Home' Future Building: The Australian Infrastructure Review : Volume 8 Number 1 Contents futurebuilding
Technology, transport and reform
with analytics, algorithms and artificial intelligence. It’s really
about how we make sure we have the best of the emerging
technology. How do we make the right bets? How do we learn
how to fail fast? How do we experiment within our company and
with our partners? How do we take good care of the assets that
we are custodians of on behalf of the travelling public?
JL: This is not my first rodeo, I’ve been sitting around
the transport sector for a while, and there’s a shift in terms
of culture that I’m seeing within some of the bureaucracies,
which is really quite fascinating. New South Wales is leading
the charge in this space.
For Uber as an organisation, we like to think of ourselves
as very consumer-obsessed – we call it a customer obsession.
When we talk about disruption, or if we talk about internally
disrupting ourselves, it’s funny because the way the Uber
culture works is we don’t do anything that the customer doesn’t
want. We’ve got what consumers crave, and we’re willing and
able to push that bandwidth a fair bit. We wouldn’t have been
as successful as we have been over the last five years if no-one
had pushed the button to get a ride.
LT: I think that you helped us to make sure that we weren’t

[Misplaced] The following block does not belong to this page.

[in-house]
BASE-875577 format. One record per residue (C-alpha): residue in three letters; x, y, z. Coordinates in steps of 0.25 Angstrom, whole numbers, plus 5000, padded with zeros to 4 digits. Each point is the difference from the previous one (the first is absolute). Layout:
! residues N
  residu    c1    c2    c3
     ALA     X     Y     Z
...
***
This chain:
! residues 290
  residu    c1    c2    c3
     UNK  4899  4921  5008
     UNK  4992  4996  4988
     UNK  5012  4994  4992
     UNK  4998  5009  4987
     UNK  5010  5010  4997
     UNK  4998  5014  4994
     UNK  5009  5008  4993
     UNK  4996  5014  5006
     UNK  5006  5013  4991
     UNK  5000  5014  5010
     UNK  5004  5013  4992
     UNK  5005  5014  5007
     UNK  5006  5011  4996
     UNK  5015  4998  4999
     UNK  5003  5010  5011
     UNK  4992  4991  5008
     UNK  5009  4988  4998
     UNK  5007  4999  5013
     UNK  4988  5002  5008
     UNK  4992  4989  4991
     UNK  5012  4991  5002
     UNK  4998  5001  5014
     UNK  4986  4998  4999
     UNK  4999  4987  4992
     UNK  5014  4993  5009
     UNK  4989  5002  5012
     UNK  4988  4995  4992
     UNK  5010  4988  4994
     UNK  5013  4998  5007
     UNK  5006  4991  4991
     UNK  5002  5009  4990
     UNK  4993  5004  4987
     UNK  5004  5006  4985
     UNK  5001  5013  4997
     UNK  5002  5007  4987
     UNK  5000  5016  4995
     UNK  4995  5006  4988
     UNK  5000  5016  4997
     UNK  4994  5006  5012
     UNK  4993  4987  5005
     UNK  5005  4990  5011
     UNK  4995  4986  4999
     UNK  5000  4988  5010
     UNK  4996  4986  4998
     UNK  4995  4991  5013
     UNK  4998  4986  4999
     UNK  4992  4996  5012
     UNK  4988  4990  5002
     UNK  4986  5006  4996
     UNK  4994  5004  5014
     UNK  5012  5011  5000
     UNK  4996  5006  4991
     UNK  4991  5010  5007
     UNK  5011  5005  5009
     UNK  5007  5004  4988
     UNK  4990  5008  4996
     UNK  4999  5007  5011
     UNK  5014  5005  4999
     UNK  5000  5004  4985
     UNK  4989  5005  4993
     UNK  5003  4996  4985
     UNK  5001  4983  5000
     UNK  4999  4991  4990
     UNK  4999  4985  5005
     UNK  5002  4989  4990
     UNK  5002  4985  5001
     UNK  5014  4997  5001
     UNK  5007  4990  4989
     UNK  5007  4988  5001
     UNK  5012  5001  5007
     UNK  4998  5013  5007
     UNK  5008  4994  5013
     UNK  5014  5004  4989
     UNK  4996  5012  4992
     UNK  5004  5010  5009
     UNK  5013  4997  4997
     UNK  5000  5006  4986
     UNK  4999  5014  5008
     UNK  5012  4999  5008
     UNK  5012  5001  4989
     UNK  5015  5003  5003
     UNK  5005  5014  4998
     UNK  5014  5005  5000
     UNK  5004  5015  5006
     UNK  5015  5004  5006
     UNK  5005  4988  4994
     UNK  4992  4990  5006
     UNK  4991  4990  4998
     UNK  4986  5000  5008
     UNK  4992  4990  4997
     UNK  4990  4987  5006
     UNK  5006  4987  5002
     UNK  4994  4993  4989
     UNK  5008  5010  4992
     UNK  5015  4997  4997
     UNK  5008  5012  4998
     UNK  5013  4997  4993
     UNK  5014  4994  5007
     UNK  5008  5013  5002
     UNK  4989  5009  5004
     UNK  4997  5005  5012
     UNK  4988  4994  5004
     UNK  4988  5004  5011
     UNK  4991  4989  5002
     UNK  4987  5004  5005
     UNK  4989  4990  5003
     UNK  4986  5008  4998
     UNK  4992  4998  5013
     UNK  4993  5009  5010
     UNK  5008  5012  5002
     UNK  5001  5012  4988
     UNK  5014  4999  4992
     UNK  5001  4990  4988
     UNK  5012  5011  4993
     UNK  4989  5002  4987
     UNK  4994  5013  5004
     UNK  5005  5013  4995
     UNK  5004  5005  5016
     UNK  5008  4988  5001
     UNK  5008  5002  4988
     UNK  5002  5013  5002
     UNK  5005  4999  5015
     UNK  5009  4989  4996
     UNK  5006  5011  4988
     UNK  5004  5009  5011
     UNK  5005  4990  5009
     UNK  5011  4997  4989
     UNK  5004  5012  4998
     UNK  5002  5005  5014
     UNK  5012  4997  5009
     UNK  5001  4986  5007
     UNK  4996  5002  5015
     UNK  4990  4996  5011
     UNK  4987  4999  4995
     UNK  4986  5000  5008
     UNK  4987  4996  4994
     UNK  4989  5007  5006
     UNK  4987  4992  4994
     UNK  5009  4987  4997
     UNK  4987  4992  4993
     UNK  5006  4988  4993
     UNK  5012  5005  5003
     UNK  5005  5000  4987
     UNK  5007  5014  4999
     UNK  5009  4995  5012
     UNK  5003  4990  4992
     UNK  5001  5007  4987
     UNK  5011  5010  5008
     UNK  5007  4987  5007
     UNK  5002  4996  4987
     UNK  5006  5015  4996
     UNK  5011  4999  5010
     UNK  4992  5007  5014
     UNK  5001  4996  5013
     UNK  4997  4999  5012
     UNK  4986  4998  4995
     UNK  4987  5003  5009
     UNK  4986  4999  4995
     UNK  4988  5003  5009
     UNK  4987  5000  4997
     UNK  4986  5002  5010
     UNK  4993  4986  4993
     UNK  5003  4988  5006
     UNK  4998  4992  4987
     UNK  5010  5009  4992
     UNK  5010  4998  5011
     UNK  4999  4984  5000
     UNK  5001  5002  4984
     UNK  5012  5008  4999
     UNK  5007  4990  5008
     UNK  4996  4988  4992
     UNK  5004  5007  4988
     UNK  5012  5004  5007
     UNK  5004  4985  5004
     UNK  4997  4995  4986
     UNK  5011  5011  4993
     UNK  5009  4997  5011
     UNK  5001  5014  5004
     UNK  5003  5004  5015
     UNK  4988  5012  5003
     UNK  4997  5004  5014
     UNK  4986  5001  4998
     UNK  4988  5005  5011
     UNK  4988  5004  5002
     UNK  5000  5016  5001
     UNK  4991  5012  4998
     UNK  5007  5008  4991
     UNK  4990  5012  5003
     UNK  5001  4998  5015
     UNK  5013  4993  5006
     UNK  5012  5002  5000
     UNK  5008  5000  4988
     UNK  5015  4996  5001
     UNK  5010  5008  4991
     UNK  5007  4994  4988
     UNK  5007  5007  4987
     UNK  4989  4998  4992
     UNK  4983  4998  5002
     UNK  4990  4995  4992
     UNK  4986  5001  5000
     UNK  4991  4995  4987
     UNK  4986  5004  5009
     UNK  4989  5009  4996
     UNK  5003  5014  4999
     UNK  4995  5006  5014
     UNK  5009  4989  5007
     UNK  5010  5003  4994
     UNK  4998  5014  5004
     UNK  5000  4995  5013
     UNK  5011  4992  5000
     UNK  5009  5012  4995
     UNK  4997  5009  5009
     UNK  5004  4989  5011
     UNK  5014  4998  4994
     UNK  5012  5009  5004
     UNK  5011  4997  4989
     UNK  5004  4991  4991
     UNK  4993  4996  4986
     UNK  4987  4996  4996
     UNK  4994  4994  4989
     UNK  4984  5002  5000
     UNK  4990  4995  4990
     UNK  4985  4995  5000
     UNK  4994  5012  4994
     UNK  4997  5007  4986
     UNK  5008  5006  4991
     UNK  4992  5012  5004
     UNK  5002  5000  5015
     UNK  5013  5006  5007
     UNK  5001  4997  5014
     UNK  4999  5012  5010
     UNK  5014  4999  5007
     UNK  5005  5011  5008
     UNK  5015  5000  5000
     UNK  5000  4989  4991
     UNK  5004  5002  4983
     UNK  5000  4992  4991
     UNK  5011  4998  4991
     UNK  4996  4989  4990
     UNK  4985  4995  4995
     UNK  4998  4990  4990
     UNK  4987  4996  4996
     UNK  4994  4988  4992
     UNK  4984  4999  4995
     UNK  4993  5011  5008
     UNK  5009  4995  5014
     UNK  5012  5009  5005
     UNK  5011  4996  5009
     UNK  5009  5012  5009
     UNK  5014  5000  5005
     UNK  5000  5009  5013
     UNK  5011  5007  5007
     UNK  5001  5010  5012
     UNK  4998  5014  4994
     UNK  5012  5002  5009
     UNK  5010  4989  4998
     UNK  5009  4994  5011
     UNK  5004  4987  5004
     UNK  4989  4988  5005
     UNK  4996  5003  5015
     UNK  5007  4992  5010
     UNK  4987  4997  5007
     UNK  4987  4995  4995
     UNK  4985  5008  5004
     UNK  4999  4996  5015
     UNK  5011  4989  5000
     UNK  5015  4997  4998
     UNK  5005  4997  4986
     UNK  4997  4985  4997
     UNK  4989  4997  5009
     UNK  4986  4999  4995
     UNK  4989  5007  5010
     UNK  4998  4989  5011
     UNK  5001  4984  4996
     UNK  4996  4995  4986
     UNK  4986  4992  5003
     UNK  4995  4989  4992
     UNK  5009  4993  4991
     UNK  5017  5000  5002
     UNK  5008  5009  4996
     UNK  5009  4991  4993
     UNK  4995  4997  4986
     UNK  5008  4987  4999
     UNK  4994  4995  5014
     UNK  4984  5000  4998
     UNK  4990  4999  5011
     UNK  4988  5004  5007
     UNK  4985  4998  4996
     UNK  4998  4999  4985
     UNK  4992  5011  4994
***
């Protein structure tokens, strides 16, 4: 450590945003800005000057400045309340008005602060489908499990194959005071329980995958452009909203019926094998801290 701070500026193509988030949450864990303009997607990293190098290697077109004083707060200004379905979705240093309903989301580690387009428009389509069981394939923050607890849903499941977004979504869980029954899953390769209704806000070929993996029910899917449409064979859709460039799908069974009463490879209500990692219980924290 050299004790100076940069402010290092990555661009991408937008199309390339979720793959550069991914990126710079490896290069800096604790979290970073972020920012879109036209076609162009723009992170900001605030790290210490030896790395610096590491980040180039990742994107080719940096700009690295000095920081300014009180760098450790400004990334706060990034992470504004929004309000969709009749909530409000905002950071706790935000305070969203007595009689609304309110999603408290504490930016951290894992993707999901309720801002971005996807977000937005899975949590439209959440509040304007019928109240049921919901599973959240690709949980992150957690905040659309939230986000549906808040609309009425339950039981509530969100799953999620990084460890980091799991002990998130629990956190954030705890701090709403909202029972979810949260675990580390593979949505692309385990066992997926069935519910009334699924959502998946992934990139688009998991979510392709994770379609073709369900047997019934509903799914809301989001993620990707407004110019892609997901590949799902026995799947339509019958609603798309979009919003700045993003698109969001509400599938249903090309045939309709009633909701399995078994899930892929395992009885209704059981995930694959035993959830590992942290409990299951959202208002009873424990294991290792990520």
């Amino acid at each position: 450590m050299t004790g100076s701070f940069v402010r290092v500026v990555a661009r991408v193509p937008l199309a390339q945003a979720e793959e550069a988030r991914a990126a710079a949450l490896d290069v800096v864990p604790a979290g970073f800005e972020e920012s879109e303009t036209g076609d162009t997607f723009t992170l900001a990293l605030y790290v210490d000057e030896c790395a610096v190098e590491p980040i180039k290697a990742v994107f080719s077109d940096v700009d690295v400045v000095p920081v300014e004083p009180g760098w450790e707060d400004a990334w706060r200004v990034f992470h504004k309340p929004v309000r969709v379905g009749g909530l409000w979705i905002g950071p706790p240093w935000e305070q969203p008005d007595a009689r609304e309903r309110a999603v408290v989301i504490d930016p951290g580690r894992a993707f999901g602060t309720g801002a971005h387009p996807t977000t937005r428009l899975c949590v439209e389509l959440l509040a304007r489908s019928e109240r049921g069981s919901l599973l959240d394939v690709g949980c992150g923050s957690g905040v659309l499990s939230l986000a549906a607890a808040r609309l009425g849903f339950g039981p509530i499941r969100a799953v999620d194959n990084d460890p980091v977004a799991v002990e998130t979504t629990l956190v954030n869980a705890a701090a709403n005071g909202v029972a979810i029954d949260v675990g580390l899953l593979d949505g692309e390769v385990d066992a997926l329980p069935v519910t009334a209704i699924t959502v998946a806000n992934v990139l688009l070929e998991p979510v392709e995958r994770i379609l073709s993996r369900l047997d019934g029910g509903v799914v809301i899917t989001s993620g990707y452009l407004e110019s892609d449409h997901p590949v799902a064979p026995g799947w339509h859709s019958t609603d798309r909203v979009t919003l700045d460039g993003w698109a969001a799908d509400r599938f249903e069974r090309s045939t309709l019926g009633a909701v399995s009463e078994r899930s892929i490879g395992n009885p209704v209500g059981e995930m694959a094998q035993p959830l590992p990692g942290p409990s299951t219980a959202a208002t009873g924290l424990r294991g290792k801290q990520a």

resting on our laurels, because we had less momentum when
we started in this space a few years ago. Once you look out
there and see what’s possible with start-up companies – what
they can do and what they can generate – I think the game’s on.
Governments, and more traditional-looking companies like us,
are out there to compete as well.
JL: That’s what’s really refreshing in dealing with some of
Tim’s team on a day-to-day basis. The mentality has shifted from
‘This is where we always stand, so let’s continue doing it this
way’, to ‘What do consumers want?’ That’s a real paradigm shift
and it’s super important, because if that doesn’t happen well
across the nation in the context of dealing with governments
and offices, it will hold us back.
A couple of years ago, everyone was running around,
saying, ‘Big data! Big data! We need big data! We need to put
it in there somewhere, and then someone will figure out what to
do with it’. Early on, Uber realised that you need to have a user
case. If you don’t have a user case that helps you to achieve
an outcome with big data, then you’re not going to get there.
A good example of that is the IPA Transport Metric, which we
launched with Infrastructure Partnerships Australia (IPA) last
year – it’s a measurement tool that lets us look at travel-time
data across our different cities.
The feedback we got back from Mike Mrdak, which created
a lot of insight, was how powerful it would be to have one tool
that measures travel time in the same way across all major
metropolitan cities, because we have VicRoads doing it one
way and we’ve got Roads and Maritime Services (RMS) doing it
another way, for example. Through Uber, we’ve got live sensors
on the network on a day-to-day basis, and that creates the
consistency to compare measurement. Having that user case,
and really understanding what that helps you do, makes a lot
TR: Both Jessika and Lisa have made comments about
their interactions with government, and how they go about
things. Both Uber and Transurban do it differently, and neither
is right or wrong. There have been really good lessons in
Artist’s impression of NorthConnex. Source: Transurban
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